Food Revolution Pittsburgh Cooking Club: Fancy WaterMon 17 Mar 2014
Story by Bobby Fry
The problem: Pittsburgh Public Schools, despite the overall population growth and resurgence of commerce in Pittsburgh, are not well. Grade scores and graduation rates are amongst the worst in the country. In fact, the state of Pennsylvania has just announced they will be auditing Pittsburgh Public Schools.
When the Food Revolution PGH Cooking Club students asked me to dine with them during school lunch, what I saw was both frustrating and encouraging. The frustrating parts are the obvious characteristics of school lunch that are universally unsatisfactory in the U.S.: packaged/reheated foods, lack of dining culture, prison-like cafeteria aesthetics, and an overwhelming freedom of the students to purchase name-brand snacks and junk foods. Additionally, students were only offered milk and sugar drinks with the nearest source of water being a fountain 40 yards down the hallway.
However, like starting a small business or restaurant, encouragement was found in the fact that not only were the public school officials and workers passionate about improvements (though they had no idea where to begin), I saw an overwhelming list of changes that could be made for very little cost.
My first thought: hydration. I quickly pulled the others on the Food Revolution Cooking Club team and school administrators aside and suggested we create Fancy Water stations. For a one-time $40 investment per school in clear water tanks and the cost of a few pieces of fruit per day, we could make water accessible and attractive. We could provide hydration to young bodies and minds to aid in digestion of lackluster fare, and we could start to build a dining culture through the encouragement found in noticing that someone took the time and care to cut fruit and add it to the youths’ water.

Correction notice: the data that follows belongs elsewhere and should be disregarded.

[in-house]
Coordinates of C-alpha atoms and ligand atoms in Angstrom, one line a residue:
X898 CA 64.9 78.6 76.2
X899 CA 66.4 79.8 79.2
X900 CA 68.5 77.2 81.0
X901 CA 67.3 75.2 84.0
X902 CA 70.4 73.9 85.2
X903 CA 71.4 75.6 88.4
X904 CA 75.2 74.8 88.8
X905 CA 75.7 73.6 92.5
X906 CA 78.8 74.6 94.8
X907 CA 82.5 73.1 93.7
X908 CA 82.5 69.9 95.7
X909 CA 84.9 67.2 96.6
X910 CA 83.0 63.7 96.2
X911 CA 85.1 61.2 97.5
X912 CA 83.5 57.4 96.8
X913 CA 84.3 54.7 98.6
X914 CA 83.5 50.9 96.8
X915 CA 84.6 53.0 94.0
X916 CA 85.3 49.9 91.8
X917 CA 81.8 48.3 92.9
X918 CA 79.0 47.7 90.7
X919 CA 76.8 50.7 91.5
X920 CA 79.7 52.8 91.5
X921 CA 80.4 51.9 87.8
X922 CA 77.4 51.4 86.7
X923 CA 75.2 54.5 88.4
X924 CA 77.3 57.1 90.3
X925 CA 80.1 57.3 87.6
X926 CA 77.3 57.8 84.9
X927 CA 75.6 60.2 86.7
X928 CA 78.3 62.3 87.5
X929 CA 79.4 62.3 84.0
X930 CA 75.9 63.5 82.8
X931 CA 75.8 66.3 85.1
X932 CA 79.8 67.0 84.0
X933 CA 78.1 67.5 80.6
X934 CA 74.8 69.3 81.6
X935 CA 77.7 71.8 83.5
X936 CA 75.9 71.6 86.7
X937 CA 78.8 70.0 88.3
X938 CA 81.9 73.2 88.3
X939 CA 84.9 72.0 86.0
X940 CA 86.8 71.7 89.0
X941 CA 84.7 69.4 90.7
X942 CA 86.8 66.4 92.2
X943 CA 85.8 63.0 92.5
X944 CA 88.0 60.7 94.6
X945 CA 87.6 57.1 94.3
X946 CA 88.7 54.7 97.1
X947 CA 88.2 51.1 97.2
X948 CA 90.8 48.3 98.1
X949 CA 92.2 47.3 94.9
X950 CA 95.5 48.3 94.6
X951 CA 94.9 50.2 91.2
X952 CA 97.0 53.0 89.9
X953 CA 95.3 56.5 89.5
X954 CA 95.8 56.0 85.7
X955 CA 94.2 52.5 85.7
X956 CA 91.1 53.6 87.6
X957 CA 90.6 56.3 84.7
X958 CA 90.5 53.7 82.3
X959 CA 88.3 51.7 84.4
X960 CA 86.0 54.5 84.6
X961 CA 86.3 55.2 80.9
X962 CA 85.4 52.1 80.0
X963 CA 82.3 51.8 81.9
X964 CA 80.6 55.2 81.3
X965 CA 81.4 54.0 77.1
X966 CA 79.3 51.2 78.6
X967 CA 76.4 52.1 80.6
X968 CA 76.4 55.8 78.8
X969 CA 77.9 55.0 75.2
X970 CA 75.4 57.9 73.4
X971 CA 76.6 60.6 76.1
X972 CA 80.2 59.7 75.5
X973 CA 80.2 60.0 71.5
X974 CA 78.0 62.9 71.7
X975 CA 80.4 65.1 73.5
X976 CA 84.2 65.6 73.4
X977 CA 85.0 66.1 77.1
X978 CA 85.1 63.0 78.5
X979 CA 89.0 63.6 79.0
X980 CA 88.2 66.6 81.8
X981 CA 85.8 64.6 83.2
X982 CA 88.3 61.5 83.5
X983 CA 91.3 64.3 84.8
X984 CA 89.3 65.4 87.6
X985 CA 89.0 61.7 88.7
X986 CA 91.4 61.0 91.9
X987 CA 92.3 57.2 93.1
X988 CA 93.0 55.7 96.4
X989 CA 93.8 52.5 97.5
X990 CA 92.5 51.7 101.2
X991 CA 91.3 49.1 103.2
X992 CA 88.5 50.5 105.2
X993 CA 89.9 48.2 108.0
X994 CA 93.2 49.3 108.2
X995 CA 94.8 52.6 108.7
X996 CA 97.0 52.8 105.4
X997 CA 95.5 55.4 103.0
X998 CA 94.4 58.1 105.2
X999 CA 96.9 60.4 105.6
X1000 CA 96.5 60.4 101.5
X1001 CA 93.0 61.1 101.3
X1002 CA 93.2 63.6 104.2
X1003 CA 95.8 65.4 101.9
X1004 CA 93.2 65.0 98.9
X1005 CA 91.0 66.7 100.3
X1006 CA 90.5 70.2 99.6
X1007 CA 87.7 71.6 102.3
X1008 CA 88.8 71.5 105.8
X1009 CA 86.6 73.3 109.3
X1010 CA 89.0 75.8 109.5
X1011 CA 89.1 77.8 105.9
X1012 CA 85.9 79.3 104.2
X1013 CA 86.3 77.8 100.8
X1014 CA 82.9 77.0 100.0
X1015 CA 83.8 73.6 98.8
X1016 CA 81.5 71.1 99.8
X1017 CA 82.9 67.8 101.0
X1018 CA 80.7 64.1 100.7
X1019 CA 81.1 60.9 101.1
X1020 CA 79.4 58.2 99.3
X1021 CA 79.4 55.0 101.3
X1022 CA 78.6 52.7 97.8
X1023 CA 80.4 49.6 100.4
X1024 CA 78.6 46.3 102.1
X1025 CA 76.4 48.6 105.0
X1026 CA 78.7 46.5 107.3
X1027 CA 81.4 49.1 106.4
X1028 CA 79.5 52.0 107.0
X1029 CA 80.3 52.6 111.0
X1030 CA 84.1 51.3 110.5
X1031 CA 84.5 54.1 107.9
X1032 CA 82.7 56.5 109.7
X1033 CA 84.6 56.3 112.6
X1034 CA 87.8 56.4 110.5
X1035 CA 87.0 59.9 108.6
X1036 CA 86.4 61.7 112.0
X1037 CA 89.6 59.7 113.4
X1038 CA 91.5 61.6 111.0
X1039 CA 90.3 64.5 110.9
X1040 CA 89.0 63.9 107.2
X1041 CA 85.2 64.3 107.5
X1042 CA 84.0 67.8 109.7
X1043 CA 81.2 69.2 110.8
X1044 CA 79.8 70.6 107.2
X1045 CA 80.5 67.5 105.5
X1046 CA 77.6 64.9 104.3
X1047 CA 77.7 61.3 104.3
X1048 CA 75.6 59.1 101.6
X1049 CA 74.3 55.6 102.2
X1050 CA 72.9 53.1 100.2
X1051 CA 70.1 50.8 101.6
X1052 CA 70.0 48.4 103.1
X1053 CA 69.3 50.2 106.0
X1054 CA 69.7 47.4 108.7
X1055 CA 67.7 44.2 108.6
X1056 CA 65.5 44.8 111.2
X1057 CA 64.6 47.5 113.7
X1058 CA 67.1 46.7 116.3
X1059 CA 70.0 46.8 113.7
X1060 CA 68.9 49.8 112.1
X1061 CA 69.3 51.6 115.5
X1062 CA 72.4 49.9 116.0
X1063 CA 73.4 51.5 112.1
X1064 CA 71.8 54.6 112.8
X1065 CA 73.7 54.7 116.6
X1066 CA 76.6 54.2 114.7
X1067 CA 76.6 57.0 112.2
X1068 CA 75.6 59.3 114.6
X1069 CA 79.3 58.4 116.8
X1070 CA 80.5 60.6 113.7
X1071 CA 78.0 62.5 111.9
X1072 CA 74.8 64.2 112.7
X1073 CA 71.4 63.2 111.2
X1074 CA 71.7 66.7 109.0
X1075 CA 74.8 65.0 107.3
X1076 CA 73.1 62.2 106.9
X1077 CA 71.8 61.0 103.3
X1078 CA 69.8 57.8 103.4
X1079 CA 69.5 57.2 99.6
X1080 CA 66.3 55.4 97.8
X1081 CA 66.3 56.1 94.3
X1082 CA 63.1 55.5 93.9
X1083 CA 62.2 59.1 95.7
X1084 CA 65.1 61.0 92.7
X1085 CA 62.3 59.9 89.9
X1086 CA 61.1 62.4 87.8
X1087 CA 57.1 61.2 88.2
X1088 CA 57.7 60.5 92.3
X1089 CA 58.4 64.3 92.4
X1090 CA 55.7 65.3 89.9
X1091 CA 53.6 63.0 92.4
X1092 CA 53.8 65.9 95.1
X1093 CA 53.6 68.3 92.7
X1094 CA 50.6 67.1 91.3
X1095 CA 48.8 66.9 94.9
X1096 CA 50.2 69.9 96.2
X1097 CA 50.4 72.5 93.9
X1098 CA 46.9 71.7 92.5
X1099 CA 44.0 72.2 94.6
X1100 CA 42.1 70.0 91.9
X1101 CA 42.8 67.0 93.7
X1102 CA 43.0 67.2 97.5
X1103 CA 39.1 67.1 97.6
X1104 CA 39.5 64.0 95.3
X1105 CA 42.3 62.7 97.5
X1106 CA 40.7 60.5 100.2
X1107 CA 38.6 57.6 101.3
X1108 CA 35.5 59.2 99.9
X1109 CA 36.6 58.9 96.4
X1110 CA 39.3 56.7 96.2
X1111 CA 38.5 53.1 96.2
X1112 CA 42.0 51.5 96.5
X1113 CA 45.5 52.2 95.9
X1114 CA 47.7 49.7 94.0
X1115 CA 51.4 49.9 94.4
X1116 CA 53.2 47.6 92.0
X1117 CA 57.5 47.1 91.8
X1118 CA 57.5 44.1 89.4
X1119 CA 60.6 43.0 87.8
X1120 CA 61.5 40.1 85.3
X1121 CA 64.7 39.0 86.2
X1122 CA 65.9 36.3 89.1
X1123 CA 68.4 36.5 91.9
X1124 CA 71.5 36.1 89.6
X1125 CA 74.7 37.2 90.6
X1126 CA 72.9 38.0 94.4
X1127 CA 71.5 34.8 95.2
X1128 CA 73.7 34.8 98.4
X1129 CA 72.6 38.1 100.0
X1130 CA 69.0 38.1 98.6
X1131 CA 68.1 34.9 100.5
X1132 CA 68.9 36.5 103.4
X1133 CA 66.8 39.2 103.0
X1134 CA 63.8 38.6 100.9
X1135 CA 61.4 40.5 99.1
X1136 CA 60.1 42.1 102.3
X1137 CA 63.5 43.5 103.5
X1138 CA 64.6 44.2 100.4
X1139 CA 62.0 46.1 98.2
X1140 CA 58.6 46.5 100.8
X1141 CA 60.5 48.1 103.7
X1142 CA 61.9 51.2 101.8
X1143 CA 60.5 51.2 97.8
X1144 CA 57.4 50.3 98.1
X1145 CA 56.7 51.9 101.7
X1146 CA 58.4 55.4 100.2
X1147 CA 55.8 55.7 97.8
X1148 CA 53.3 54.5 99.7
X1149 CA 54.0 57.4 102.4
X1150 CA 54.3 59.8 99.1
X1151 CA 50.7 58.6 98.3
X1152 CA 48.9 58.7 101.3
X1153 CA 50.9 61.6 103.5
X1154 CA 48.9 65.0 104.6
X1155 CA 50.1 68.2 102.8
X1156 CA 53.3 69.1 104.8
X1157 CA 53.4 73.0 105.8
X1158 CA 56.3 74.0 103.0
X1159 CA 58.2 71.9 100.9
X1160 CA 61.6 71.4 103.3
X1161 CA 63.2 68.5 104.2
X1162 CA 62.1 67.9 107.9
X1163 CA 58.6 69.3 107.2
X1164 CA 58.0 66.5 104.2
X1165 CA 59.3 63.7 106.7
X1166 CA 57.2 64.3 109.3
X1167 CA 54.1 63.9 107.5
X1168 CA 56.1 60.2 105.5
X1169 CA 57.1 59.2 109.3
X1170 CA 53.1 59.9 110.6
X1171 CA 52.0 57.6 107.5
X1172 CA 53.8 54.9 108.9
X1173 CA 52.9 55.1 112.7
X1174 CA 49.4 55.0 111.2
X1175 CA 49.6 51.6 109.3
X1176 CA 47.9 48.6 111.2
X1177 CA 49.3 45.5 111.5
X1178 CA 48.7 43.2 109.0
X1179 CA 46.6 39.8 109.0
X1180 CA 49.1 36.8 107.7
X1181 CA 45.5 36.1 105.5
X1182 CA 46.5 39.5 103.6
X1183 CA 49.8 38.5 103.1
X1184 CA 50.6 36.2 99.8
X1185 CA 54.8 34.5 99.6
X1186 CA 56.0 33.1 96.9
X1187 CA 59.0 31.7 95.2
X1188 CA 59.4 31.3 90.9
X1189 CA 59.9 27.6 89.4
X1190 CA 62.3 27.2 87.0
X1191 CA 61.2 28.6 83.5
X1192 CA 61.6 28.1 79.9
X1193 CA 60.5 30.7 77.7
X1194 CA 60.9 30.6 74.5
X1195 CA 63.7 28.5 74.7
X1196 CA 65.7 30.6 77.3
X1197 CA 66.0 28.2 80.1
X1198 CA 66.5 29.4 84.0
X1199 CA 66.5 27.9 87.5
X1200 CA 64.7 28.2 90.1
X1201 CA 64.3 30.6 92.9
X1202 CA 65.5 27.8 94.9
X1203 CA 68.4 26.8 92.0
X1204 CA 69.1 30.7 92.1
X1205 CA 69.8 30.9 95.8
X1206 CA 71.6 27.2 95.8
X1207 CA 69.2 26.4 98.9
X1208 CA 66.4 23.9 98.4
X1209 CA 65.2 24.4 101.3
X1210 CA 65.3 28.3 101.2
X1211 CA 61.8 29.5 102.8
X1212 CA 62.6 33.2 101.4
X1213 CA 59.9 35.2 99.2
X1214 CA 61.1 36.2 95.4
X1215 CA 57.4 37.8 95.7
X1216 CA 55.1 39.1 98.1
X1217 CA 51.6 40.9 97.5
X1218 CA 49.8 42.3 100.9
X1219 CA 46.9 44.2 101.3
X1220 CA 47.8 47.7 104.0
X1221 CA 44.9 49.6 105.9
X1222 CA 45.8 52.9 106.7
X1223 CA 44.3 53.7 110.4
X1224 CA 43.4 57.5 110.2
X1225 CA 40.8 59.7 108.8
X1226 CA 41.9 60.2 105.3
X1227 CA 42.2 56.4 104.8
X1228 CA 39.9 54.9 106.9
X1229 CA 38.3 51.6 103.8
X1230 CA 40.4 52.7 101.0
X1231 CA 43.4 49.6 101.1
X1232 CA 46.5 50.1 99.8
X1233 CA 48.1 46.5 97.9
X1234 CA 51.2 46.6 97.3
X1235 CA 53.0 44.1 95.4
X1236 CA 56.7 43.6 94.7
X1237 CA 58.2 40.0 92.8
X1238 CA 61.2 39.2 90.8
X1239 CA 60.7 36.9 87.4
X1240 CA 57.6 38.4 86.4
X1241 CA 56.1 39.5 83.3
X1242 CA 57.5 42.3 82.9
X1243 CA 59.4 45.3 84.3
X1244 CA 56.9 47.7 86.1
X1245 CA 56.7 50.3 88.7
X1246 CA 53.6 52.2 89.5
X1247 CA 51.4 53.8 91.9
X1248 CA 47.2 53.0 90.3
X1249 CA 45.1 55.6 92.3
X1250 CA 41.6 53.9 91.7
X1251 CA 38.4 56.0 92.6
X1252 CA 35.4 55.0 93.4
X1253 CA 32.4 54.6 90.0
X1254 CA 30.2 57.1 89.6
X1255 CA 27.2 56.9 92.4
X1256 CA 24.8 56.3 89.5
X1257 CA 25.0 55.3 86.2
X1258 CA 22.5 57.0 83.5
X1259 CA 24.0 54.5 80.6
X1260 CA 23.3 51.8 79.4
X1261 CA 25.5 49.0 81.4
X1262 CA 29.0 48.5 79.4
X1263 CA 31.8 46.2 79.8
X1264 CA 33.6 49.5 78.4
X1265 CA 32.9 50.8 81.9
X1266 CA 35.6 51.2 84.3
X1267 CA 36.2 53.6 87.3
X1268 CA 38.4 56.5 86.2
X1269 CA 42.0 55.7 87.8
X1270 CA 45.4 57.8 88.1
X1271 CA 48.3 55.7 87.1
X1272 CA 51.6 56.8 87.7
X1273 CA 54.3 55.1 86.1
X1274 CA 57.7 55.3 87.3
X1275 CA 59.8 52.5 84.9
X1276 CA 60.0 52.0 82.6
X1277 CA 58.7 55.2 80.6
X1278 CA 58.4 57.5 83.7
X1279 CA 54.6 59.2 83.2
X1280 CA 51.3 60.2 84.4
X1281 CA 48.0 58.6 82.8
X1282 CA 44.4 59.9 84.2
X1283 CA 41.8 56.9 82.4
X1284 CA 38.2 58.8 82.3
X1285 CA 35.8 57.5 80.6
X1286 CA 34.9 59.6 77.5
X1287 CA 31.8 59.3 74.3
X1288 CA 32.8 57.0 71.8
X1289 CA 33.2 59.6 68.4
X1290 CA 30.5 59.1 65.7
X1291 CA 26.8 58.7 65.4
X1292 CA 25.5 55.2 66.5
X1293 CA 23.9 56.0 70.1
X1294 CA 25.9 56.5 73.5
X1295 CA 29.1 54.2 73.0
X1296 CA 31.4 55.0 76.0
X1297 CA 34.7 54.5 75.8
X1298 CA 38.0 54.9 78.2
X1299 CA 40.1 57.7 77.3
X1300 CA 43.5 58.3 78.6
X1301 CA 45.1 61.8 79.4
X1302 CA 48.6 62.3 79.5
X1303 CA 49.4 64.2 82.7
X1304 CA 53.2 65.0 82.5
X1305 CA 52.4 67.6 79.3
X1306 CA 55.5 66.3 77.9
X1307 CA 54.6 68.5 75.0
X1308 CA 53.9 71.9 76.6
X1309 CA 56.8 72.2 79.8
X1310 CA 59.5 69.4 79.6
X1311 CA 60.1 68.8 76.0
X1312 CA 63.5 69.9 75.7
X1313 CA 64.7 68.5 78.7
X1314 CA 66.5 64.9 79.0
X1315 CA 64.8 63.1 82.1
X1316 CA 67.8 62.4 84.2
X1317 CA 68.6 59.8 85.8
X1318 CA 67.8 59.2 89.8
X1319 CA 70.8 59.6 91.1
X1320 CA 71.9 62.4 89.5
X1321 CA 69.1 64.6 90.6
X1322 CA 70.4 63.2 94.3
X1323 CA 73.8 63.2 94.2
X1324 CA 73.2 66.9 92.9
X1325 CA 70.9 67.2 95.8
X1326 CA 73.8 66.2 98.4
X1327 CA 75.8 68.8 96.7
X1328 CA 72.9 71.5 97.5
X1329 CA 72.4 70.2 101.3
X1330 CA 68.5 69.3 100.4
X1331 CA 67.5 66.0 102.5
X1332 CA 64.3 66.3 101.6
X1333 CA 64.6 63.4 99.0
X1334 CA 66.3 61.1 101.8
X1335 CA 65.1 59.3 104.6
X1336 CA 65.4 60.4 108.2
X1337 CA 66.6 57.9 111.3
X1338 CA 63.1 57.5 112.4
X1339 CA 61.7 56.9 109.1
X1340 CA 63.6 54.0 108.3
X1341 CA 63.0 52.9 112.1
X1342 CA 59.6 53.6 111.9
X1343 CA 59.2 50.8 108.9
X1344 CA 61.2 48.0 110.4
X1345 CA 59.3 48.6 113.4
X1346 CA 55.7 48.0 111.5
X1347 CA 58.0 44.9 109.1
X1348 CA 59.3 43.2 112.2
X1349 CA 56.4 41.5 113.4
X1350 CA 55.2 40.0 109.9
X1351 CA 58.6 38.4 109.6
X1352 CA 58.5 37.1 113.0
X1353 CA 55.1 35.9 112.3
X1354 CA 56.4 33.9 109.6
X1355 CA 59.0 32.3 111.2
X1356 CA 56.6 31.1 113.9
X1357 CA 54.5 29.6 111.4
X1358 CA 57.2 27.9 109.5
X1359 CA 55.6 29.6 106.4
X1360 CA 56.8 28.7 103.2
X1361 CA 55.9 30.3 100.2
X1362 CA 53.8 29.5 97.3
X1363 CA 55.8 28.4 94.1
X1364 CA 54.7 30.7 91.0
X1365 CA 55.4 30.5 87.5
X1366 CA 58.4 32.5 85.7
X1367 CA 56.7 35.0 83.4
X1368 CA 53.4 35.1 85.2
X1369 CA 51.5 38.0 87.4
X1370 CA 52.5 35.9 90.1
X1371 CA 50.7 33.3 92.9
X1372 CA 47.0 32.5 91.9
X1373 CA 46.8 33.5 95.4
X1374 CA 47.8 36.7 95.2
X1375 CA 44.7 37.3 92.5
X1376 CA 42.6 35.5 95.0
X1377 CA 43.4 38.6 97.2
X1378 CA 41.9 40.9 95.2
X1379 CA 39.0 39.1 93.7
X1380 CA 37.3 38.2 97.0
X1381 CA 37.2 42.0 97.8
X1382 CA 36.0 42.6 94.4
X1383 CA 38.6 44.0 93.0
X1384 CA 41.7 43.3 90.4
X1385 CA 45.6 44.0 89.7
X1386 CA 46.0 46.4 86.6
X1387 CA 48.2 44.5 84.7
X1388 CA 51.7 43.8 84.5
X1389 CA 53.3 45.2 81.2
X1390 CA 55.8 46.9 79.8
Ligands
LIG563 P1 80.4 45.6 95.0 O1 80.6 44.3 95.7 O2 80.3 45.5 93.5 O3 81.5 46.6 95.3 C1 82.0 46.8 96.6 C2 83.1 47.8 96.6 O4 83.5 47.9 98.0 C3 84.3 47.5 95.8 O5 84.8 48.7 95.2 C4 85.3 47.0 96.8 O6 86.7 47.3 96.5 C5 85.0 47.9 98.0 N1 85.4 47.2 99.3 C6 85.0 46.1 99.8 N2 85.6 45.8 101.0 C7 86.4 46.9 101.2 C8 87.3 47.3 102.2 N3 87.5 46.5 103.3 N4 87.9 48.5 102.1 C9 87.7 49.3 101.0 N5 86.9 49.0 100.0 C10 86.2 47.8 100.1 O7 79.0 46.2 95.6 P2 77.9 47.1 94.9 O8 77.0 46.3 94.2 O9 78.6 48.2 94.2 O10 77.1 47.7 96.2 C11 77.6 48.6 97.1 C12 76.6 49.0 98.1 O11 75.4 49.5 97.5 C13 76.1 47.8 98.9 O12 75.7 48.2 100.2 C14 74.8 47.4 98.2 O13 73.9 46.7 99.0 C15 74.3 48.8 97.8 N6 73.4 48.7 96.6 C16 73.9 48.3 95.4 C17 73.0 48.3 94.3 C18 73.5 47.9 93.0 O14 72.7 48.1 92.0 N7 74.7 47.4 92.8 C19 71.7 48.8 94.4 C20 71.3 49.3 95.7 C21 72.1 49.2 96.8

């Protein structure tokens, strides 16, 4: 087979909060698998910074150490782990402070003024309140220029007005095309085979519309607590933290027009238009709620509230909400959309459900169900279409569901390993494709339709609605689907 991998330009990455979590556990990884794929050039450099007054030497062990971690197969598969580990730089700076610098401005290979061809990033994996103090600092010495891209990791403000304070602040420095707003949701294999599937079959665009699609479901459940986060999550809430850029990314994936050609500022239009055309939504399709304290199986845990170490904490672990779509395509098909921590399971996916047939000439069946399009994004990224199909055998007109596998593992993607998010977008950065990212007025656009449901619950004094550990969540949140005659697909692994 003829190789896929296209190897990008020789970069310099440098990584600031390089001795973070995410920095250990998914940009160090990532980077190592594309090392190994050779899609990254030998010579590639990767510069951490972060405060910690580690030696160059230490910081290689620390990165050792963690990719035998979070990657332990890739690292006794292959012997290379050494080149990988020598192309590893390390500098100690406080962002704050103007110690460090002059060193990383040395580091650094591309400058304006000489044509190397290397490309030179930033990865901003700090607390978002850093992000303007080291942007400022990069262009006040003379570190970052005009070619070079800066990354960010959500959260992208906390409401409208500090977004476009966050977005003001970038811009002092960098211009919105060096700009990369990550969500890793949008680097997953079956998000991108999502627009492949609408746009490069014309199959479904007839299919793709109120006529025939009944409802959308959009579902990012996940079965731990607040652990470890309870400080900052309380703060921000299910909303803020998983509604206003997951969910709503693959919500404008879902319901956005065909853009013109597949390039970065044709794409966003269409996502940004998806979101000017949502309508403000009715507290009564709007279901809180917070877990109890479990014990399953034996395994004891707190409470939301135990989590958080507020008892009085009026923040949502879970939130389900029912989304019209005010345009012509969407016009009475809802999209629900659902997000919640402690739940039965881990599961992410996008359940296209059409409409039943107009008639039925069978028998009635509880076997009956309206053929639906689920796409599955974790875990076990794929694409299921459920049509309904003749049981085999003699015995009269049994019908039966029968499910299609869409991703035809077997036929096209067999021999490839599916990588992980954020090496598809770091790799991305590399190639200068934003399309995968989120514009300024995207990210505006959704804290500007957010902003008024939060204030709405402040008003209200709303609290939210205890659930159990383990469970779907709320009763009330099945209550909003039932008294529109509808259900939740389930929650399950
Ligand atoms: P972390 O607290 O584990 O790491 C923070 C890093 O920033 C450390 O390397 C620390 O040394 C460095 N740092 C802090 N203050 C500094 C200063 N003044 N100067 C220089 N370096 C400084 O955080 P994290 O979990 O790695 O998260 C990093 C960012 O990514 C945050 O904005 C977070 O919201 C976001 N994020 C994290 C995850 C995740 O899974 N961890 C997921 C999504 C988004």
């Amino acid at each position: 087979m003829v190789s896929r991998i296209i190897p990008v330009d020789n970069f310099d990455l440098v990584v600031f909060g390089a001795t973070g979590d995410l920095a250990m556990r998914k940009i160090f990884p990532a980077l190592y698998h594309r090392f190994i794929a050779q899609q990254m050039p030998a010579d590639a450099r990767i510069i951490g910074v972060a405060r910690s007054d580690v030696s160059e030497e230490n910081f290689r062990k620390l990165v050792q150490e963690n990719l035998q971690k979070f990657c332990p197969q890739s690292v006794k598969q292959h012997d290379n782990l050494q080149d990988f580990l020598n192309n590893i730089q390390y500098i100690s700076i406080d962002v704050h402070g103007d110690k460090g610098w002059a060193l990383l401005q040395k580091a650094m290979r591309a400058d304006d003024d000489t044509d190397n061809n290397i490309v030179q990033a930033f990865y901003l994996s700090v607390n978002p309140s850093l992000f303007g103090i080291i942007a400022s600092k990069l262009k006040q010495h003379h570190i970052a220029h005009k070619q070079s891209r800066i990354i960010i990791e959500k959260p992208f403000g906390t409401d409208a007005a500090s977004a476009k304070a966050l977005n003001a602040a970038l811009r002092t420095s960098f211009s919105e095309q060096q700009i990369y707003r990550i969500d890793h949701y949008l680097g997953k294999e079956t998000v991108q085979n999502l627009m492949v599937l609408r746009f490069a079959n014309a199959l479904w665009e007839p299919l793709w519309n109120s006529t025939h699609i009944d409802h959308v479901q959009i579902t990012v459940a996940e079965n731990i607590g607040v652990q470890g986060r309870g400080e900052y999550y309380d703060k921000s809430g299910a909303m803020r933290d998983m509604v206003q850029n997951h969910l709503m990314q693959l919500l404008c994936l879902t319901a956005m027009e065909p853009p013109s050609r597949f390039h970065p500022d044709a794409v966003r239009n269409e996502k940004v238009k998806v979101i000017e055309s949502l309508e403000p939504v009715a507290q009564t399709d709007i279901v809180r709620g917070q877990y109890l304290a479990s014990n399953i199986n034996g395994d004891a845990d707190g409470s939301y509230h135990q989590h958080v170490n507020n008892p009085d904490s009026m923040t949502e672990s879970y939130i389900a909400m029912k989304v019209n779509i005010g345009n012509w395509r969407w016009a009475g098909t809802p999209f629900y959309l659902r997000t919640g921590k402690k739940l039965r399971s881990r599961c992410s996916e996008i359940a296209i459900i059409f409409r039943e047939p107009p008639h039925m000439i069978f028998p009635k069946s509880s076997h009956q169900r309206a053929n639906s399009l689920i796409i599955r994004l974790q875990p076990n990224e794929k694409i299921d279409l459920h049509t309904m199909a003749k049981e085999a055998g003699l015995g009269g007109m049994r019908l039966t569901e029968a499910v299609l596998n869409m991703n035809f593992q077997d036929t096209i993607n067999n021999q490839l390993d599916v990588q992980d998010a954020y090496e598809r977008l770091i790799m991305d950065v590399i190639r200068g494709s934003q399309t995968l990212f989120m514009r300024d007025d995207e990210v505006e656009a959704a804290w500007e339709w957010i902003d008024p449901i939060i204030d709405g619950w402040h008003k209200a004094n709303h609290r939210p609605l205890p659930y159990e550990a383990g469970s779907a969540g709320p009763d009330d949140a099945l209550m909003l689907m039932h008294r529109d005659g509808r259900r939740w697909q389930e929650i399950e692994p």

It might sound silly, but the water service at Bar Marco is the best in the city. Servers do not ask if you want water; they greet you by pouring room temperature water in your polished glass tableside when you arrive. They do not ask if you’d like a refill, they keep their eyes peeled as guests dine.
I’ve been reluctant to mention Bar Marco outside of our social media followers in matters concerning Food Revolution Pittsburgh for the last year because this is supposed to be about the kids, not a marketing plug. But as we gain national recognition, including earning Bon Appetite’s Top 50 Best New Restaurants in the USA ranking, I’ve come to realize that it’s important that we encourage other restaurants to get involved in reforming school nutrition and dining culture.
In the fall semester of 2013, we ventured to 14 Pittsburgh Public Schools and installed Fancy Water stations and taught cafeteria workers the importance of hydration as well as proper fruit cutting techniques. The most common response by the kids: “Is this free!?”
About the Author: Bobby Fry is the co-owner of Bar Marco and The Livermore in Pittsburgh, PA. He and the Food Revolution Pittsburgh Cooking Club team believe that local restaurants should encourage a strong dining culture for young people by empowering them with cooking skills, tools, and knowledge. Every Tuesday, Bobby brings a different local "celebrity" chef to the after school Food Revolution Pittsburgh Cooking Club at the Barack Obama Academy High School in East Liberty, Pittsburgh.
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